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Michelangelo Merisi, known as Caravaggio after the small town in Northern Italy where he grew up, was a prototypical bad boy. A rebel artist with a tempestuous personal life who lived in Rome from 1592 to 1606, Caravaggio created paintings unlike any that had been seen before: Dark, moody and startlingly naturalistic.
In 1500s Italy, art mostly glorified Biblical stories and the saints. Like many artists then, Caravaggio often hired prostitutes to pose for his paintings. But unlike most artists who used the women's features to paint works that conformed to the religious or moral expectations of the day, and conveyed a kind of ethereal beauty, Caravaggio brought in an element of realism that freaked out the establishment.
His paintings do depict the expected stories and Biblical scenes—but with his own delicious twist: He painted the Virgin Mary with the face of a known prostitute, or with a little too much cleavage for comfort (as in his Madonna of Loreto, left). He dared to portray the Madonna as a normal woman, and even showed her bare feet. Horrors! "He had to know what the reaction was going to be, but it was like he couldn't help himself," says writer Tiffany Parks (ThePinesofRome.blogspot.com). "He couldn't sell out." Caravaggio wanted to show the truth, and his truth often involved Roman prostitutes.

CARAVAGGIO'S WHORES Who were Caravaggio's models? Fillide Melandroni became a well-known courtesan, sought after by the elite. Anna Bianchini dreamed of such success but her life came to a tragic end. There were others, too, like Maddalena Antognetti, known as Lena, who likely worked as a prostitute in Piazza Navona and may have been Caravaggio's lover.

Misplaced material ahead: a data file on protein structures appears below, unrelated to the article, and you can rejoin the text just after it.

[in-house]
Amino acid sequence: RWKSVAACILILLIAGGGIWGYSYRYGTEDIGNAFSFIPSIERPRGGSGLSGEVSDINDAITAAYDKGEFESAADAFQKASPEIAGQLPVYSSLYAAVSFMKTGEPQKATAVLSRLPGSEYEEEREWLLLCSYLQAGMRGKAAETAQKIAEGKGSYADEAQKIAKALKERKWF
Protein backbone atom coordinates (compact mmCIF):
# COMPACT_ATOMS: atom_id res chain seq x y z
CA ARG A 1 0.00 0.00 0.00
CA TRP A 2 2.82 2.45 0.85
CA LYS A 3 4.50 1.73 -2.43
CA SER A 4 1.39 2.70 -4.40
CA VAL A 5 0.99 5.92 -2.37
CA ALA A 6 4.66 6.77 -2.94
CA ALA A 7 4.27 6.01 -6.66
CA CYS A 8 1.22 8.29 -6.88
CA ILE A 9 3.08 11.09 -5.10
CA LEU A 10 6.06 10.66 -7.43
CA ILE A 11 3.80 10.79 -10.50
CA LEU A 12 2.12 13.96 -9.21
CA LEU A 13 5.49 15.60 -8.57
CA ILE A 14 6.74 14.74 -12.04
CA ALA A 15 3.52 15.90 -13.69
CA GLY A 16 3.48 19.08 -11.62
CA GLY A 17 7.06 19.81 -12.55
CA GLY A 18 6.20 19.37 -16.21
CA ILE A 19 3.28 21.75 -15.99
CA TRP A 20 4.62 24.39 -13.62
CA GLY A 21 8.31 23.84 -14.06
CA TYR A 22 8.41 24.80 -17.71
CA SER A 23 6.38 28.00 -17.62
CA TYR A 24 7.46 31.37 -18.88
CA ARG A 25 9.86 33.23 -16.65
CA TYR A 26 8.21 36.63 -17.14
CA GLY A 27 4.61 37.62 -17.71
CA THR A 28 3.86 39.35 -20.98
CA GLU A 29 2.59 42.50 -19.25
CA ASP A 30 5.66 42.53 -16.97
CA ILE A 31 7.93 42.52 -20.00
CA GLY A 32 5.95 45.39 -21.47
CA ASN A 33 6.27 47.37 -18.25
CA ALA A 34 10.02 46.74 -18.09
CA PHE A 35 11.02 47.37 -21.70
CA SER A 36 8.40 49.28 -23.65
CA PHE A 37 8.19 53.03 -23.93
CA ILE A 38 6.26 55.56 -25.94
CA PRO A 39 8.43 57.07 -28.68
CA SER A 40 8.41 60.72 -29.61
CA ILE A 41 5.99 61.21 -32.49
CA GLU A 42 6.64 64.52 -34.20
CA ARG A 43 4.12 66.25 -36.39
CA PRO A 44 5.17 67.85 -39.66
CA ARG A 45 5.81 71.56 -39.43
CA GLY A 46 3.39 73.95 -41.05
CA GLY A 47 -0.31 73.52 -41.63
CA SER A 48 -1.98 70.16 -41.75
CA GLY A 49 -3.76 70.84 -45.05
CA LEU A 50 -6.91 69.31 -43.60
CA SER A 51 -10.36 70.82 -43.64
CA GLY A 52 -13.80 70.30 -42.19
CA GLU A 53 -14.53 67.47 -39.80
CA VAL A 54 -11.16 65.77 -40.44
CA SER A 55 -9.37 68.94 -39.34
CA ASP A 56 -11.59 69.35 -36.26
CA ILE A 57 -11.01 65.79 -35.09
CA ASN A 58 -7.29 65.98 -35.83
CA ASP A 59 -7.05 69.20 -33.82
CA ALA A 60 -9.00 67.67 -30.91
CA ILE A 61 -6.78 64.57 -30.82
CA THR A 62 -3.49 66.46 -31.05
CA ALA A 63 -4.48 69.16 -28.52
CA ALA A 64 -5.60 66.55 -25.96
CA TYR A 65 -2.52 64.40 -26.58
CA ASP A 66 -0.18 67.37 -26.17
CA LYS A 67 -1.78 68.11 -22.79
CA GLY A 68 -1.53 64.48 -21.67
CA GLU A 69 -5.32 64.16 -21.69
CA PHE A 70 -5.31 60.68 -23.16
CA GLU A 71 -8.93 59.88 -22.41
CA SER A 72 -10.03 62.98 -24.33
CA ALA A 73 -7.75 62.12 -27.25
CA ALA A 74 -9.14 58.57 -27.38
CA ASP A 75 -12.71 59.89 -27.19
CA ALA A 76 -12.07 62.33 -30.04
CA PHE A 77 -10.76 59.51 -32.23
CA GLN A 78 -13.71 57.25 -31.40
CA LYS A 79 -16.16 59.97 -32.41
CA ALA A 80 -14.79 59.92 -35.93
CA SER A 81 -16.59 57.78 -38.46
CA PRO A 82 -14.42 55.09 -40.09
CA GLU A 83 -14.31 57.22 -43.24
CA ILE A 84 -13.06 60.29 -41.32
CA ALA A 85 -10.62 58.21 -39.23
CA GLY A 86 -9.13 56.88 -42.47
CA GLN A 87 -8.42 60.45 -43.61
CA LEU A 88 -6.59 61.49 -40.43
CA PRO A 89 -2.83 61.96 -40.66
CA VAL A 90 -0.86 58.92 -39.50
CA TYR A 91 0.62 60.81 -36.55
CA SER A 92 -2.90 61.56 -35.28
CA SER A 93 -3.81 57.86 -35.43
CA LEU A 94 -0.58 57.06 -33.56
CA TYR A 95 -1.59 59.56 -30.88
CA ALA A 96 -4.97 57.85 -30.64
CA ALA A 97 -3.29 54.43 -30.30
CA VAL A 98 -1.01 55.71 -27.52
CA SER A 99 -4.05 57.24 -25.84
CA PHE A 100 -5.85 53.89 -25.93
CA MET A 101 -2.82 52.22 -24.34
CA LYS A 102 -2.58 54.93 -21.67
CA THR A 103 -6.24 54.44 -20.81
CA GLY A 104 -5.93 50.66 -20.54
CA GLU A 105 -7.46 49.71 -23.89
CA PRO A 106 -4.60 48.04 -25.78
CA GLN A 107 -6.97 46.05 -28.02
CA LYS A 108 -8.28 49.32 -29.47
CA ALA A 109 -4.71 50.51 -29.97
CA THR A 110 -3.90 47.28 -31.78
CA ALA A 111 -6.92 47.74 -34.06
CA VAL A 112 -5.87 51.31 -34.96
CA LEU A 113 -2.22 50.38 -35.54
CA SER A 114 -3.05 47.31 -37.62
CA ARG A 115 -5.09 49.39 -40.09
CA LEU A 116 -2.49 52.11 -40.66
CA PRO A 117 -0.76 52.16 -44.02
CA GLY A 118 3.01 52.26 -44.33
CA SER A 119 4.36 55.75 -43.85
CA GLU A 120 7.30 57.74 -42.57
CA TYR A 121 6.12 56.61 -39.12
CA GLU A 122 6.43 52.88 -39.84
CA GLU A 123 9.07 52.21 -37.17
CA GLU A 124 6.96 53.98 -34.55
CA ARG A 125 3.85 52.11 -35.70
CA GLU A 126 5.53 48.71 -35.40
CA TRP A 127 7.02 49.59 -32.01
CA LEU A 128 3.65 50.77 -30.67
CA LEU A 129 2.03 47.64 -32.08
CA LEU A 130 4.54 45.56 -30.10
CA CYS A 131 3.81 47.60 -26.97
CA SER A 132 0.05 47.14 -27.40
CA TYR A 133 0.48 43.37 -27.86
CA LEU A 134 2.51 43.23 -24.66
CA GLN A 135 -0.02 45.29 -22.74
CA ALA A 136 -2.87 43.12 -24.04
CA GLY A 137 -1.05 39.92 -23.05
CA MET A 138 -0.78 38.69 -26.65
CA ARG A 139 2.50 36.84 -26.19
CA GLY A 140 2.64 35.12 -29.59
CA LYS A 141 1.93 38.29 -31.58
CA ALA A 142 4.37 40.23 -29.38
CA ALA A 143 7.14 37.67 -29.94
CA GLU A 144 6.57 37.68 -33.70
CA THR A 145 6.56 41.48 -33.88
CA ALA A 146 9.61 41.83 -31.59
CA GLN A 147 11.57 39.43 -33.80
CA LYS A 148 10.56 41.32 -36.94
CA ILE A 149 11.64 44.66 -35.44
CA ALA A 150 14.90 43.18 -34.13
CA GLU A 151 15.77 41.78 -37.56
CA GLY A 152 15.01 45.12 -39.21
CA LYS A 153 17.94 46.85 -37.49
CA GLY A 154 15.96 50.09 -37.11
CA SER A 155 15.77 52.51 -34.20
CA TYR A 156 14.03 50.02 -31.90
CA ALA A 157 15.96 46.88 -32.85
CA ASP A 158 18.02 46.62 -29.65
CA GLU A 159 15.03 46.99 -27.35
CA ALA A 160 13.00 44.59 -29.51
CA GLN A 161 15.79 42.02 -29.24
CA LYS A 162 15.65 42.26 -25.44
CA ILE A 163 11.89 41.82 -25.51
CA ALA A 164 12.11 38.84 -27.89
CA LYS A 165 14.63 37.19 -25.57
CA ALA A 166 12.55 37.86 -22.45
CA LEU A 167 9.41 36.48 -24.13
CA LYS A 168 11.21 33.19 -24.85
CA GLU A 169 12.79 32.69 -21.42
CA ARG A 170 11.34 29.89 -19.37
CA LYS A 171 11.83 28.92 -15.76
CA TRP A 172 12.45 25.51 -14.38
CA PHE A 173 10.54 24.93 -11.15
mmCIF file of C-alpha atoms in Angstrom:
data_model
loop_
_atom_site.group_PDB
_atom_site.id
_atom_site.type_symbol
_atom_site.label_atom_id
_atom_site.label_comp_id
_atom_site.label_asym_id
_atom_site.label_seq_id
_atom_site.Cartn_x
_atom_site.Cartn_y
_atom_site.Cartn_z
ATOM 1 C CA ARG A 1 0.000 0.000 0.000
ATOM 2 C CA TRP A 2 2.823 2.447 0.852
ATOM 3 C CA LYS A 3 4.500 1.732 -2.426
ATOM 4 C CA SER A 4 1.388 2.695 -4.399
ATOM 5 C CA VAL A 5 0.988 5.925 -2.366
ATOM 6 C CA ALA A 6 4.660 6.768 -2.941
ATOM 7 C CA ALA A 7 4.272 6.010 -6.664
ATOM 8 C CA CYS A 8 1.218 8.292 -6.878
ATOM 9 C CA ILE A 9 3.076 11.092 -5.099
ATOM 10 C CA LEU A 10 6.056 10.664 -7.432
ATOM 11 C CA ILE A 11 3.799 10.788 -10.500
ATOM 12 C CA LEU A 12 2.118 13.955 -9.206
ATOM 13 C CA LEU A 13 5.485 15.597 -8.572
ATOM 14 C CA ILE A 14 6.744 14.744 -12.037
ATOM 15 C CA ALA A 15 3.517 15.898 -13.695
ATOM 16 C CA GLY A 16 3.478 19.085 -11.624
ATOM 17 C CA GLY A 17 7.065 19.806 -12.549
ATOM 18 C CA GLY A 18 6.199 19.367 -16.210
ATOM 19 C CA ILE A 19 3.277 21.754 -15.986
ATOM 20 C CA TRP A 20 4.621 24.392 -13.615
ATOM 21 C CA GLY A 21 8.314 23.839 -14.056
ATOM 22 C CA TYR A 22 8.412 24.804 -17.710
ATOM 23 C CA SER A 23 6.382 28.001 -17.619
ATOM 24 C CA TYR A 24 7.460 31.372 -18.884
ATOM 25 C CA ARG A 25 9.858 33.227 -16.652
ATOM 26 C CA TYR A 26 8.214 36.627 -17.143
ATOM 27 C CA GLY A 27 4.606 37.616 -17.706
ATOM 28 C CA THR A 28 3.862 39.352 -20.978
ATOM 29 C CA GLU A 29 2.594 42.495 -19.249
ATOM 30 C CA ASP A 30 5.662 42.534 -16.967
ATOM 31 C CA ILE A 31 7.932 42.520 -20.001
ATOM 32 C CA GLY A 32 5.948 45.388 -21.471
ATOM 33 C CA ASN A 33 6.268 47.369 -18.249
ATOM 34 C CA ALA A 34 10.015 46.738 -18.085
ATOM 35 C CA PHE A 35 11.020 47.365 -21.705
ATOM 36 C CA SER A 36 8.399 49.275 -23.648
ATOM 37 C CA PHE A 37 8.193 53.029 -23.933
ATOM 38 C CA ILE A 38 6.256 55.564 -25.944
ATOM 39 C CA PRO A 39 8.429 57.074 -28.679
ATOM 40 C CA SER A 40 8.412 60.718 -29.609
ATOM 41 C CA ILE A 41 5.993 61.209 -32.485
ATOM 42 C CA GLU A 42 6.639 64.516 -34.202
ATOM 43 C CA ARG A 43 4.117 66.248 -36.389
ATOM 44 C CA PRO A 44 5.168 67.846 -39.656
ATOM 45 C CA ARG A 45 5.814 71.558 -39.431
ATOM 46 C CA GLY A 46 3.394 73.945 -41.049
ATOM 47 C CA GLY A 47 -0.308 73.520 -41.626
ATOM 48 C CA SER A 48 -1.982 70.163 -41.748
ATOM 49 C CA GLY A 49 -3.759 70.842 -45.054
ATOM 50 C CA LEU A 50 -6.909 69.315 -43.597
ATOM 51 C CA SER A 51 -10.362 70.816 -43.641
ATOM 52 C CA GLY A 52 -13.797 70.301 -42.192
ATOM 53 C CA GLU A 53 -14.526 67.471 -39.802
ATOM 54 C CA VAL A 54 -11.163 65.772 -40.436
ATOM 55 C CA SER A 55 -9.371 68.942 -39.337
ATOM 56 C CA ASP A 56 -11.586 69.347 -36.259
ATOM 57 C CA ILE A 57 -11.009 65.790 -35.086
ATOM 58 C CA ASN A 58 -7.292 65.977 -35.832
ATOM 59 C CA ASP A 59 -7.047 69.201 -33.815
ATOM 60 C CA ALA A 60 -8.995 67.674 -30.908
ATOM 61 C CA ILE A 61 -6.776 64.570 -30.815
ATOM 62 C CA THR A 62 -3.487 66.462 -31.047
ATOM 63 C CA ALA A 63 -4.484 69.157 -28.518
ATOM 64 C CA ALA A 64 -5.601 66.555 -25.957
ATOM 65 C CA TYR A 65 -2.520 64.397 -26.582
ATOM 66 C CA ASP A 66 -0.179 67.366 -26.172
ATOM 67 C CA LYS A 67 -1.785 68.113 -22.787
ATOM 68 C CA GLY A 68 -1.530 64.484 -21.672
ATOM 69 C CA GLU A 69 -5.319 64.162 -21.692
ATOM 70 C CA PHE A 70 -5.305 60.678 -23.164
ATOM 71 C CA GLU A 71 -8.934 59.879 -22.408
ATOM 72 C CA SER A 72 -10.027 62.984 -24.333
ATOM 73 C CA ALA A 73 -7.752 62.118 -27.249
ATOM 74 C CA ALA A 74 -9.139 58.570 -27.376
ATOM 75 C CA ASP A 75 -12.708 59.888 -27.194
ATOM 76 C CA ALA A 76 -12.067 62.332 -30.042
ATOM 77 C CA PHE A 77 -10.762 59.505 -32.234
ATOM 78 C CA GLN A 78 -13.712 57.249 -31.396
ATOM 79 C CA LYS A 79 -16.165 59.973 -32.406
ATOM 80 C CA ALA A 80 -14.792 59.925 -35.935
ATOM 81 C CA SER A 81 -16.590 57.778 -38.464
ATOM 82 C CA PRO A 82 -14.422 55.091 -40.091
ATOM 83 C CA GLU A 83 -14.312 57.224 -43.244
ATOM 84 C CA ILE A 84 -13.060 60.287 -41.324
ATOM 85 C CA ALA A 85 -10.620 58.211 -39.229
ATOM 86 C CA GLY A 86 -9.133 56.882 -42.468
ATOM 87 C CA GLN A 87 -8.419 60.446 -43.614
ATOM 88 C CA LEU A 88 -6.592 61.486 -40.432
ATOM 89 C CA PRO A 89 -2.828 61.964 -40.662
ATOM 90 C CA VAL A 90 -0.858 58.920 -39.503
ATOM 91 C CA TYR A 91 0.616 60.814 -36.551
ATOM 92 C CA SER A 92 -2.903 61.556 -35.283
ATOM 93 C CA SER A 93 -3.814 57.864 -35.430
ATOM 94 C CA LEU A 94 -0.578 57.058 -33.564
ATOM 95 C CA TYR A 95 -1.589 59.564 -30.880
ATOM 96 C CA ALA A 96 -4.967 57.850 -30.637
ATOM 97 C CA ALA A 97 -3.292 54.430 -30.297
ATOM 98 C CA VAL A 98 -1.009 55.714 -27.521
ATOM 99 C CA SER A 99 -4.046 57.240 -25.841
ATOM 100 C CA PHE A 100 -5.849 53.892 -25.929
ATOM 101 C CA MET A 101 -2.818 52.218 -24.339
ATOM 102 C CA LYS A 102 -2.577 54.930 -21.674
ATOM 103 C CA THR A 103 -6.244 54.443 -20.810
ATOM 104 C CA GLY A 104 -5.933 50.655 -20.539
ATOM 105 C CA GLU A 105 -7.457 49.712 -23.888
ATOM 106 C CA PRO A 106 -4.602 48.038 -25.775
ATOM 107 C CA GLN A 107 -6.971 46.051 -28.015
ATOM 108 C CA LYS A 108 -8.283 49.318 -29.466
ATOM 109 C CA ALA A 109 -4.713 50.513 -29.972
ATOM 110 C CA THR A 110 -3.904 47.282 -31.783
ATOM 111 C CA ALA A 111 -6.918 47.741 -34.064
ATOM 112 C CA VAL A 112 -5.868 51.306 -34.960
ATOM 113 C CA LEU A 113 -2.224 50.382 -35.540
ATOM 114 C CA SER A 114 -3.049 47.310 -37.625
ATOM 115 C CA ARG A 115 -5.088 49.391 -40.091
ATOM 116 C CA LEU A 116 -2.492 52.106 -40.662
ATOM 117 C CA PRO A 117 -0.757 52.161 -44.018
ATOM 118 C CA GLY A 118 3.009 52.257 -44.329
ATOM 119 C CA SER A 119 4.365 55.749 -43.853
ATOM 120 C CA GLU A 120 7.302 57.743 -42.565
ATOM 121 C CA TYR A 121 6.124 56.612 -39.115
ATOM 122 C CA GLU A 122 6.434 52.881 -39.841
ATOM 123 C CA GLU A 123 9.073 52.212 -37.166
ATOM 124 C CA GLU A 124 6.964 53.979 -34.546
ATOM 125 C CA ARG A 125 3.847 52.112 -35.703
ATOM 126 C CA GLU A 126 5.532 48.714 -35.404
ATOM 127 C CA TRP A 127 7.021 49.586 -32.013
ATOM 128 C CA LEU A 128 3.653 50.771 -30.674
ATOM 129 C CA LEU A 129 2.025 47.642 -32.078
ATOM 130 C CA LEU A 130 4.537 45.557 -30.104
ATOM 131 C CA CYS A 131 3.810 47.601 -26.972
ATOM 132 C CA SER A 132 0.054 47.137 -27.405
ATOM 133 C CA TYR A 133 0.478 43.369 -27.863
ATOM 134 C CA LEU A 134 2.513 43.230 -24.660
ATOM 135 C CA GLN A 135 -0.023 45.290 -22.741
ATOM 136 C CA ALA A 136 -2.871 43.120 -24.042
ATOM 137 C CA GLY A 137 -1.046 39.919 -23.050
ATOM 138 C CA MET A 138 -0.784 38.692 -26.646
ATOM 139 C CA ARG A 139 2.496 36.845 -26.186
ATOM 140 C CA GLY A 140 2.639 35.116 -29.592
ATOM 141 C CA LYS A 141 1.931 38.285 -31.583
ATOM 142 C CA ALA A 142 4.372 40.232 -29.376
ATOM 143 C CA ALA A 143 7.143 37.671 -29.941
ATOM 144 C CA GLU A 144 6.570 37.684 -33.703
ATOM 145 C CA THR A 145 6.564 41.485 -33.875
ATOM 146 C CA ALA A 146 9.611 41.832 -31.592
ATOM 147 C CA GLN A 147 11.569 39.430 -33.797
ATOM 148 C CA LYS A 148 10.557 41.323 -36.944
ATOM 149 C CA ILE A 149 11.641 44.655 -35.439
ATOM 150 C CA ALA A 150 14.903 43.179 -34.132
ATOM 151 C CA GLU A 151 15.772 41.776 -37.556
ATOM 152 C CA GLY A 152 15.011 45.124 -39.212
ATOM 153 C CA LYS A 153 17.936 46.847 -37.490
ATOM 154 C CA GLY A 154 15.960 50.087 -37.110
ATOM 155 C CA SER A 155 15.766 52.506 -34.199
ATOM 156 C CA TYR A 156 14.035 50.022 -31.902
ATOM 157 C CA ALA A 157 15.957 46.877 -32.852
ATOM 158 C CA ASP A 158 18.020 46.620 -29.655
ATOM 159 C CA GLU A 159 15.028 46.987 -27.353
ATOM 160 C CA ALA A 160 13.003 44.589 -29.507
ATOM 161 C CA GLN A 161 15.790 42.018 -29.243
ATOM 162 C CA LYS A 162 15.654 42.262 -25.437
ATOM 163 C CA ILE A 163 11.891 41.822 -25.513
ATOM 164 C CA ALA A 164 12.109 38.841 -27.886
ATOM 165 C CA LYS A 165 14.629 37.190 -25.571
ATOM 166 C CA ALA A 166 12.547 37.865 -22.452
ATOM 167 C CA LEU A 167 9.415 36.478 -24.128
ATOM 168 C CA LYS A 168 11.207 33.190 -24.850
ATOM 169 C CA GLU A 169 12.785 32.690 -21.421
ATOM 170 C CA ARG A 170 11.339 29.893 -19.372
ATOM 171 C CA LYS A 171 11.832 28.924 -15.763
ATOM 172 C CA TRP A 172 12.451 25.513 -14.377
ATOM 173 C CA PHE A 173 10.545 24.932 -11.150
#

Fillide and Anna were both born in Siena, and they met as young girls, after their fathers died, leaving their families in dire financial straights. According to Andrew Graham-Dixon's stellar biography, Caravaggio: A Life Sacred and Profane, Fillide traveled with her mother and brother to Rome where her aunt waitressed in a tavern. The Bianchini family—including daughter Anna, who was the same age as Fillide—shared the carriage.
You might imagine the girls sizing each other up during the cramped ride to Rome, but they quickly realized how much they had in common as their mothers talked about their shared misfortune and what awaited them in the city. The two families found lodging together, and before long the mothers "put their daughters to work as prostitutes," writes Graham-Dixon. The girls were about 13 years old.
It's unclear when the twenty-something Caravaggio met the girls, but by the time they were 16 or 17, they'd begun modeling for him. Anna has a sad story, which I write about on my blog, searchingforbernini.com. Here, I'll focus on the fierce Fillide, of whom he painted a famous portrait (above) around 1598 that unfortunately was destroyed during World War II.
Also in 1598, both Fillide and Anna posed for the reckless but brilliant artist's Martha and Mary Magdalene. Fillide is on the right as Mary, while Anna likely sat for Martha.
The painting exemplifies the irony in many of Caravaggio's works: He used prostitutes to represent the moment Mary Magdalene turned away from prostitution and was telling her sister Martha, who had devoted her life to God. While the women are depicted realistically, down to Fillide's slightly crooked finger, neither she nor Anna was likely to give up her work to follow the Almighty.